|Posted by Teresa on December 29, 2012 at 8:25 PM||comments (20)|
We’ve pretty much all purchased Barbie items on eBay, and we do it at some risk, because we can’t see the item in person, and we all know about the potential for scammers (many of us know it all TOO well!). Having been discussing one of the scammers recently, I have been thinking--I have picked up some helpful ideas along the way, and thought I would share them So, for those of you who buy vintage items on eBay:
It’s best to buy from sellers who have close to 100% feedback, and a good history of selling--high numbers.
Check their feedback as a seller.
If you get to know a few good sellers, keep them on your fav list!
“Near Mint” or “Mint” can mean totally different things to different people!
Look more closely and ask questions if they are not regular Vintage Barbie sellers.
There are perfectly good sellers who have inherited something or buy different vintage items and happen to find a doll to sell. But if they don’t know much about their item, ask, ask, ask!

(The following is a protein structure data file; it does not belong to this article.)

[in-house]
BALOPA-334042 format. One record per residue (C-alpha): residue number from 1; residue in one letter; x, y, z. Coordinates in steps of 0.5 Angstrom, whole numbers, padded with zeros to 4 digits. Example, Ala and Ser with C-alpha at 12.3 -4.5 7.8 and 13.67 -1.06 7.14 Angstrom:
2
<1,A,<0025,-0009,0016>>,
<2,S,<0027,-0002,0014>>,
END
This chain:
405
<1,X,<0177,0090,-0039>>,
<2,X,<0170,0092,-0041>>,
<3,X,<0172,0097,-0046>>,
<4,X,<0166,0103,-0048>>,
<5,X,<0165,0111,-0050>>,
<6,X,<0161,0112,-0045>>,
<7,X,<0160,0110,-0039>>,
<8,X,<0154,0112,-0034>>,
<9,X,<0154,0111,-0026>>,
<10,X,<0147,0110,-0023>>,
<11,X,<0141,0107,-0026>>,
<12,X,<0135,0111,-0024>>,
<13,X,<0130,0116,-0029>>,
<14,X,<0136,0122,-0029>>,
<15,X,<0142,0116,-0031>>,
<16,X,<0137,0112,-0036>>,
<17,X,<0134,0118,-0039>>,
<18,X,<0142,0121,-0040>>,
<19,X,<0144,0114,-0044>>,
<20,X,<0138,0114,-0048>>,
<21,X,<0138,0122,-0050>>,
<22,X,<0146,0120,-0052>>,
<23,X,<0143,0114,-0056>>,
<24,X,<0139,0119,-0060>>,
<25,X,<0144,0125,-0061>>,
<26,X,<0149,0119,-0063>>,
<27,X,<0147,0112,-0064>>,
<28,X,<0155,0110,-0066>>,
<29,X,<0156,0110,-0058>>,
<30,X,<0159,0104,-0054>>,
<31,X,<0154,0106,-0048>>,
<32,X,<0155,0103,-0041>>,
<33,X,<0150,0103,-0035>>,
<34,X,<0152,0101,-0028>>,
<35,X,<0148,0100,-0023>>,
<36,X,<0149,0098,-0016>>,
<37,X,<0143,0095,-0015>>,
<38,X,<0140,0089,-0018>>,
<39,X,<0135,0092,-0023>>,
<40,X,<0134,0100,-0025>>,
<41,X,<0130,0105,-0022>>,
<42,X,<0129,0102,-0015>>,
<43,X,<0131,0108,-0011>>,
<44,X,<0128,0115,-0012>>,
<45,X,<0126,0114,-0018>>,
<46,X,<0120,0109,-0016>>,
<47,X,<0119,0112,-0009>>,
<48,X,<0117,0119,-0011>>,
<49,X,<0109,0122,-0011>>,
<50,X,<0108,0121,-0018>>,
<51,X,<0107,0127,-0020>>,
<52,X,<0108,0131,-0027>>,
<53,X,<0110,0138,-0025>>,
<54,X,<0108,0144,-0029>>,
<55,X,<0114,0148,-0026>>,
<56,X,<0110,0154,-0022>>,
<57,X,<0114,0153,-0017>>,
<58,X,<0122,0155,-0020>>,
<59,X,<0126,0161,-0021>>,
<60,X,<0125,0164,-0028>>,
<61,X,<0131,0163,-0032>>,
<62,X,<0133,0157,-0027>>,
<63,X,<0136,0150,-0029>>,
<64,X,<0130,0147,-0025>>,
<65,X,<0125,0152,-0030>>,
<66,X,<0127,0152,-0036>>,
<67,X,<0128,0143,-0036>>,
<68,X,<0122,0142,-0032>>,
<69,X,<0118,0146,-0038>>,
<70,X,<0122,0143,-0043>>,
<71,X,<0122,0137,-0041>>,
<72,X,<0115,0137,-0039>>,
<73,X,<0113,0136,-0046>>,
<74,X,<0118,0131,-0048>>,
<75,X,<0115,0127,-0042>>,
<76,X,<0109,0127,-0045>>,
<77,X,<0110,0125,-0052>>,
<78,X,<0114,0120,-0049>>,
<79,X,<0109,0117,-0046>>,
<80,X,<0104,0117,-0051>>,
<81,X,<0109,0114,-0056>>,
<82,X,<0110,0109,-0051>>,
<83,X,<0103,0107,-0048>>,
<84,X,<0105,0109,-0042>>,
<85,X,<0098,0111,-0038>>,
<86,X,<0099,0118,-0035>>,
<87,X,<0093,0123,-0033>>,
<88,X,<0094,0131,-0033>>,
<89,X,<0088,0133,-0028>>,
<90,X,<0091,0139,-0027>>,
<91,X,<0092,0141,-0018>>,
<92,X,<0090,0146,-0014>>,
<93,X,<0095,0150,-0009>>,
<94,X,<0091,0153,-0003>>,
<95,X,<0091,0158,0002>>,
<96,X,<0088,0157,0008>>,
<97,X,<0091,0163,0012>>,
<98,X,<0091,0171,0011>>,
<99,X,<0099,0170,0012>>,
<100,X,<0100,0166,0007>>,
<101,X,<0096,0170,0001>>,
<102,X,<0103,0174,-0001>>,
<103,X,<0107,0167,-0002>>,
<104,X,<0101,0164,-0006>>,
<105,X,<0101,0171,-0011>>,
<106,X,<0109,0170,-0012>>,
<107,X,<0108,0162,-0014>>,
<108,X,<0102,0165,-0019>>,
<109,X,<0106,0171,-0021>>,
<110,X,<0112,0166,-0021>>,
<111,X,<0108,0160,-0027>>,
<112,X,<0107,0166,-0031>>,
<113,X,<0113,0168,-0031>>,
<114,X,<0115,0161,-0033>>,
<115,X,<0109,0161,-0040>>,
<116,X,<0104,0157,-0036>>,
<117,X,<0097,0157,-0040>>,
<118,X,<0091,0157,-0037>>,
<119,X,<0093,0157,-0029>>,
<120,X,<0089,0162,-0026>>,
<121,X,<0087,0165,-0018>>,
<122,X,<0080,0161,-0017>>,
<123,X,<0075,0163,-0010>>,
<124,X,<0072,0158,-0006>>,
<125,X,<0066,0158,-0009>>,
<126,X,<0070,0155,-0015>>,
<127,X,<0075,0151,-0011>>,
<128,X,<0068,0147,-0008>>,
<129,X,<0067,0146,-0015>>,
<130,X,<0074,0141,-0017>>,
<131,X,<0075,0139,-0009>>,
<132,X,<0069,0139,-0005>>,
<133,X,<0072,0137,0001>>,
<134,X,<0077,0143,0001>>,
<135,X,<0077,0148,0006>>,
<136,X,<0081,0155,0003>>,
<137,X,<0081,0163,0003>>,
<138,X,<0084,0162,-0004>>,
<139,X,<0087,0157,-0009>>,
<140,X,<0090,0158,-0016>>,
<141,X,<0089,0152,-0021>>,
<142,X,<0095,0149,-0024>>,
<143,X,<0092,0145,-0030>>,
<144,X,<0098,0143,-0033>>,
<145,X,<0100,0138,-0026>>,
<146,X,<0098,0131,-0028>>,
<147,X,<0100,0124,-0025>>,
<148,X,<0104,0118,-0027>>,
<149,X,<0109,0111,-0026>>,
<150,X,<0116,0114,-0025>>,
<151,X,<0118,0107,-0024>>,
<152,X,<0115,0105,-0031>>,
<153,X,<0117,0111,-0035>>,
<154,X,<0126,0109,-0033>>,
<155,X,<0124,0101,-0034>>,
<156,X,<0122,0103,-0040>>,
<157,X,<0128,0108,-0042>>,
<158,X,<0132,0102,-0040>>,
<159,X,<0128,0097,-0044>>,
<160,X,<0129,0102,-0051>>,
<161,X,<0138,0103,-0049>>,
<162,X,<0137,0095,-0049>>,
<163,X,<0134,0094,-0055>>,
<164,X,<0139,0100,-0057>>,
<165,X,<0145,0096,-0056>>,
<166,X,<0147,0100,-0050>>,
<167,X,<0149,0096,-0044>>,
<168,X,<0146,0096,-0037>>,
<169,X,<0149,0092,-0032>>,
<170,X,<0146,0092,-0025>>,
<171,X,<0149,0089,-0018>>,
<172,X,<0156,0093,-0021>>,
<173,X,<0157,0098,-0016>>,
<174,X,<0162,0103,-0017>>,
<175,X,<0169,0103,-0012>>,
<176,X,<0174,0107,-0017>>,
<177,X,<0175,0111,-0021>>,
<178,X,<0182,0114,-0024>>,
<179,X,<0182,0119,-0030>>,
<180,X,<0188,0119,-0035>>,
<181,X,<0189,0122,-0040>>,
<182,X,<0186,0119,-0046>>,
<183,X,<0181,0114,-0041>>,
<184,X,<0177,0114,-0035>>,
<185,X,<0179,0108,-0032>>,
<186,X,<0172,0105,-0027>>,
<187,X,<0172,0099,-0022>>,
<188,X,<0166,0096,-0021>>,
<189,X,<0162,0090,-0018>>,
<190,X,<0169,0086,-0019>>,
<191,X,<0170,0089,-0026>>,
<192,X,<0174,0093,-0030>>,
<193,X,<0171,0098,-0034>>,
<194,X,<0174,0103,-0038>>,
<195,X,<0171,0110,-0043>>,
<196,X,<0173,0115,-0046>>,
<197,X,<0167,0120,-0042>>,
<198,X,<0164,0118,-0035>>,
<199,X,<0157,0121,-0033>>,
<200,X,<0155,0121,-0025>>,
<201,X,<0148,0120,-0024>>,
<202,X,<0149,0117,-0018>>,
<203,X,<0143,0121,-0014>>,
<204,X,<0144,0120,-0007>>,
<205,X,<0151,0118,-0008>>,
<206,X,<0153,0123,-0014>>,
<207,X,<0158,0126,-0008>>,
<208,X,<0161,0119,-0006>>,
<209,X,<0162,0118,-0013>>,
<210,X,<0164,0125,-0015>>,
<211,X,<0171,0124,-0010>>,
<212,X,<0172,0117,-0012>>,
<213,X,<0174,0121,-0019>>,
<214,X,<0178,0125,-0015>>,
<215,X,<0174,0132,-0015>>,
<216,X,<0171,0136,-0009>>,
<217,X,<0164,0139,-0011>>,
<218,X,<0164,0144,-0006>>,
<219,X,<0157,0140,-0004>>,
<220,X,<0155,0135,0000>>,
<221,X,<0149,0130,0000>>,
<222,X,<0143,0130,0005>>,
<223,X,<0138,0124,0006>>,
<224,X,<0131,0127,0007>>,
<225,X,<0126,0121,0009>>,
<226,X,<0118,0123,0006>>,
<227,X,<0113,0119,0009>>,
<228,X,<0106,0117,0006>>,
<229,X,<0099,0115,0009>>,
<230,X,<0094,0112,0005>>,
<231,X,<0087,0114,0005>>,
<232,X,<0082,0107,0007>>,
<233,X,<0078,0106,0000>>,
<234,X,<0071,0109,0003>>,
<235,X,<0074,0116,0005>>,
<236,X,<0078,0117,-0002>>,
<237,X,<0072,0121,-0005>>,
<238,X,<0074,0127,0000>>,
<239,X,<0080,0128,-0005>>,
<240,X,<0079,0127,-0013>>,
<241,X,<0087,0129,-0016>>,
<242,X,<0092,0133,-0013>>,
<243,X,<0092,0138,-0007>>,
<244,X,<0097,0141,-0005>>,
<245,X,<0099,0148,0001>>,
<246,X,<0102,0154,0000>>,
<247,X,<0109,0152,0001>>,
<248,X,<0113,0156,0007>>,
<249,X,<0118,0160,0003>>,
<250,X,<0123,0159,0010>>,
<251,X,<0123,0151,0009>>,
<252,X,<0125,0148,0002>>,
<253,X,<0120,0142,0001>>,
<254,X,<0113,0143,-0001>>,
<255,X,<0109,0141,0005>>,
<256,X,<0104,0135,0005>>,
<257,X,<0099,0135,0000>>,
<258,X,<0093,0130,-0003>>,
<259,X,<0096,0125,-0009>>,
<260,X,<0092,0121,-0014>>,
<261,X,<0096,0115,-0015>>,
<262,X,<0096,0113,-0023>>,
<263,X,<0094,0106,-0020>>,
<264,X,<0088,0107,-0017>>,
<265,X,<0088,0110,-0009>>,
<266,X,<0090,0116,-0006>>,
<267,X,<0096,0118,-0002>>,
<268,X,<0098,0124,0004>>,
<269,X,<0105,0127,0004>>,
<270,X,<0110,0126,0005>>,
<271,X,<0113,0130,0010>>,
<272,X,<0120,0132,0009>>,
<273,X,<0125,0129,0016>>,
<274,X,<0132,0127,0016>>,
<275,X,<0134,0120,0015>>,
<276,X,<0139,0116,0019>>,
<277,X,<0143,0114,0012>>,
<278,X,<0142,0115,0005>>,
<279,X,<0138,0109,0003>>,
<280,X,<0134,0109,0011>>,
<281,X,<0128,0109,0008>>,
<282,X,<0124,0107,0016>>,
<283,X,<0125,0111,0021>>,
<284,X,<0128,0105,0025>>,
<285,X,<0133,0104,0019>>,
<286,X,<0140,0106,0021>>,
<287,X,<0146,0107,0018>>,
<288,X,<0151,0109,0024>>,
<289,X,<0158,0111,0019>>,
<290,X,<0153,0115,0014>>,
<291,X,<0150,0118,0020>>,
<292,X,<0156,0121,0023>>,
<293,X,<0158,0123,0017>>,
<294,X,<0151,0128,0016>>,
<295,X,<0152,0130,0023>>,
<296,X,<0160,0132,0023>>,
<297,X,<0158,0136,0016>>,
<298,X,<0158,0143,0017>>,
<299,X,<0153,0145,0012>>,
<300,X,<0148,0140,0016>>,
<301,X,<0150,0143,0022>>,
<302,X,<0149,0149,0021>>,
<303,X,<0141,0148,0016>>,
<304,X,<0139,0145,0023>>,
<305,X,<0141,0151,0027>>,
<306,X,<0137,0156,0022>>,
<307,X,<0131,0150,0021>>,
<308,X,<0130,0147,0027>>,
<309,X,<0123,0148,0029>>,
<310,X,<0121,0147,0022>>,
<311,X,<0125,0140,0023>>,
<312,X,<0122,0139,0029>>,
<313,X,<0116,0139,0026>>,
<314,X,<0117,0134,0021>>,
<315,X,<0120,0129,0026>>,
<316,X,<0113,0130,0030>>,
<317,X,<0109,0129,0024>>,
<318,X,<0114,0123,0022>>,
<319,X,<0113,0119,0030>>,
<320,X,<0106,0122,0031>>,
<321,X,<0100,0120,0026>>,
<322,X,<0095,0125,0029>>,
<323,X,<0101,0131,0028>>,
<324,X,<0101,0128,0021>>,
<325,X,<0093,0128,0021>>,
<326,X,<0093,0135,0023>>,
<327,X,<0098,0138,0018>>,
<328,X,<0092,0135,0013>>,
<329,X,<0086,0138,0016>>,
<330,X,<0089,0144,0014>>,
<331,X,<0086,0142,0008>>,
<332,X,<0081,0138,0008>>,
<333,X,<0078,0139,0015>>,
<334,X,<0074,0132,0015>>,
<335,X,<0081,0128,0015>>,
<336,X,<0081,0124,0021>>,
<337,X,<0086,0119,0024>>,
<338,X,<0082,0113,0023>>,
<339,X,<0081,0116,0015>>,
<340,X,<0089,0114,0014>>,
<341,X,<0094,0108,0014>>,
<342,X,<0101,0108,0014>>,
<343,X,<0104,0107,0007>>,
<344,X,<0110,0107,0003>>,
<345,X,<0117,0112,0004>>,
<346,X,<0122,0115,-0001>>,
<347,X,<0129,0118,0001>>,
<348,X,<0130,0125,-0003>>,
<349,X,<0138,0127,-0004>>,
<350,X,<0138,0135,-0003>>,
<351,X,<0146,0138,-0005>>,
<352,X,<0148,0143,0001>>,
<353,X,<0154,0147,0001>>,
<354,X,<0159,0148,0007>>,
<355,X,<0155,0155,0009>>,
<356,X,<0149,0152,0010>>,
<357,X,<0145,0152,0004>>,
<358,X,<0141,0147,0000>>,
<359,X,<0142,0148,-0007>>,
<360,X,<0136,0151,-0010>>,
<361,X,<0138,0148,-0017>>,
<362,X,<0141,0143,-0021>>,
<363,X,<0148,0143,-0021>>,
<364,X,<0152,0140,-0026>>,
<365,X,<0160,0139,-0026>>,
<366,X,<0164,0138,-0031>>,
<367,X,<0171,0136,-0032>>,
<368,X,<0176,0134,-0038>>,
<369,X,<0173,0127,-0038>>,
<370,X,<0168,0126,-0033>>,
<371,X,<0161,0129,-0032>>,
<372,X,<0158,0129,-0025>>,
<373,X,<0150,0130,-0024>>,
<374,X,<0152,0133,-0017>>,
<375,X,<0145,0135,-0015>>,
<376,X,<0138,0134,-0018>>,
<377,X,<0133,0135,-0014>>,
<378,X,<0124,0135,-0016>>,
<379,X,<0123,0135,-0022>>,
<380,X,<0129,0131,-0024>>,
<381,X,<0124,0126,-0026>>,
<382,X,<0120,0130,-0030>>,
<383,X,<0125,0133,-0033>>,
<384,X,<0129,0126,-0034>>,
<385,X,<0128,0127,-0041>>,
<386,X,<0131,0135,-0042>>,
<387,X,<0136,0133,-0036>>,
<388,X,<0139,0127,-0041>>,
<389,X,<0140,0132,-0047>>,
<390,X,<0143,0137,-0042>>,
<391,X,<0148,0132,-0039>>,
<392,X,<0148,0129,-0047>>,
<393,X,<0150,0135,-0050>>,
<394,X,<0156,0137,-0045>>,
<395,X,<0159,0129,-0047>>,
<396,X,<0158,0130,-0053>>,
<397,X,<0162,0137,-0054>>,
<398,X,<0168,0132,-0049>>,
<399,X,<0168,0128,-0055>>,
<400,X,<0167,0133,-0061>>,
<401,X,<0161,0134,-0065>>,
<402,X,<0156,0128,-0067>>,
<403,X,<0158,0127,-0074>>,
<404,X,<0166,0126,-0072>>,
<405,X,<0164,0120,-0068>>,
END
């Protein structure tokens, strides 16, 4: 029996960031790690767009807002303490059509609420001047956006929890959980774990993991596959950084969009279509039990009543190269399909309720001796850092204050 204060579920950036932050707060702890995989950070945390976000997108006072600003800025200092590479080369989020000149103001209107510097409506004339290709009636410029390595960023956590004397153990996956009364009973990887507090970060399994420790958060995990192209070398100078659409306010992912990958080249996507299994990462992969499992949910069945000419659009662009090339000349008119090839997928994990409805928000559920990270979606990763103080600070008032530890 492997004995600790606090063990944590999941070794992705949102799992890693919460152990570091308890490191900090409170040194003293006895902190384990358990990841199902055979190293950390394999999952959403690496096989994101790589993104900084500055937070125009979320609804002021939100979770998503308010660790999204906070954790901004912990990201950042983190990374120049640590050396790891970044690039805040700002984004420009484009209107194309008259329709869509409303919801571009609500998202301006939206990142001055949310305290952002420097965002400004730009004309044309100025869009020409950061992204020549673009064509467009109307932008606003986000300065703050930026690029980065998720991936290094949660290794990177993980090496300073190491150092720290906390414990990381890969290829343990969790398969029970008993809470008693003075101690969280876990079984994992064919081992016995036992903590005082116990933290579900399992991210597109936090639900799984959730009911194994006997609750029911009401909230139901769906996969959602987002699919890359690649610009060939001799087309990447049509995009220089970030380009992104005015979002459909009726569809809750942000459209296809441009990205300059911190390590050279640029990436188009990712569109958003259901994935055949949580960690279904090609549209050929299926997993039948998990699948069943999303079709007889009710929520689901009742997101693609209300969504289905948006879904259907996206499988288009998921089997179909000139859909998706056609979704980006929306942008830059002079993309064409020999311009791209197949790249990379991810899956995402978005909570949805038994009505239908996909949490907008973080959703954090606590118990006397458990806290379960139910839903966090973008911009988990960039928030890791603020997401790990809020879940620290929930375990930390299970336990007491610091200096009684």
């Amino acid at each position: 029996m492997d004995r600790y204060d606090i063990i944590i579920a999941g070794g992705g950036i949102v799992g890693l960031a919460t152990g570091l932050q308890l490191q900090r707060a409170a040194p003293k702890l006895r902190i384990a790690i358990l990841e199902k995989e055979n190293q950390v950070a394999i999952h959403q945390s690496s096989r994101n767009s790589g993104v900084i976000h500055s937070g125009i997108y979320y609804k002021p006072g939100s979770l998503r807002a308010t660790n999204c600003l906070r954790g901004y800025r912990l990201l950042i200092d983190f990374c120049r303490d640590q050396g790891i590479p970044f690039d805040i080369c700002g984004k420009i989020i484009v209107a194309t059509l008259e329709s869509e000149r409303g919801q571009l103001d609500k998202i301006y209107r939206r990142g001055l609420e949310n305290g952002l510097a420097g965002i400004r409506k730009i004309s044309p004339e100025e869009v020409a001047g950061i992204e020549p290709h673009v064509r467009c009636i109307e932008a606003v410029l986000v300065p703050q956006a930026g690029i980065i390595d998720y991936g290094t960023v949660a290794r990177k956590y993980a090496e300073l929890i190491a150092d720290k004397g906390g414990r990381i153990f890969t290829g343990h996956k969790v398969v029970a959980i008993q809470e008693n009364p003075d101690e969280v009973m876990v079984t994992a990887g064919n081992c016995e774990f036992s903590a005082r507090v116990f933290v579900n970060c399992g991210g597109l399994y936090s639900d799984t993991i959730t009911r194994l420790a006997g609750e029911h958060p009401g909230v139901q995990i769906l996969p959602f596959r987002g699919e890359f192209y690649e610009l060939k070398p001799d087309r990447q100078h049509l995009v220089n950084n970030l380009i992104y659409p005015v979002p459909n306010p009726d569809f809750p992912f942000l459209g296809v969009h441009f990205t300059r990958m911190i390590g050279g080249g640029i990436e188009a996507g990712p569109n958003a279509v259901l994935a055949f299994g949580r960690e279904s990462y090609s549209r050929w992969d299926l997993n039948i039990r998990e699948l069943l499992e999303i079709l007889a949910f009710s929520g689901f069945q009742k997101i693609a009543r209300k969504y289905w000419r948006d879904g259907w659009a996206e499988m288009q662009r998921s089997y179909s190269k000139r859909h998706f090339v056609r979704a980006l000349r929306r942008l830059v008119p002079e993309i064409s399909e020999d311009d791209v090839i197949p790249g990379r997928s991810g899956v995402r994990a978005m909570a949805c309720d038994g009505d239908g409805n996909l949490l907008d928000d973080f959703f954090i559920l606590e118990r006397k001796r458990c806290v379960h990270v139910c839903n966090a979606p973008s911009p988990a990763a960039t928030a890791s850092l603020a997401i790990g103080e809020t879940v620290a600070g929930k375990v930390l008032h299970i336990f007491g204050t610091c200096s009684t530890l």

Beware of blurry pictures, they can be just bad photography or purposeful hiding of important things. Ask the seller to send you more pics--you can now do that right in the eBay “message” section.
Beware of sellers who post only ONE picture, especially if it’s not great quality. Scammers rip photos off the internet. Ask for more photos at different angles, close-ups, etc. One good trick is, ask for a pic of something really specific even if you don’t even need that info--like the bottom of a foot. They can only send more pics if they have the item.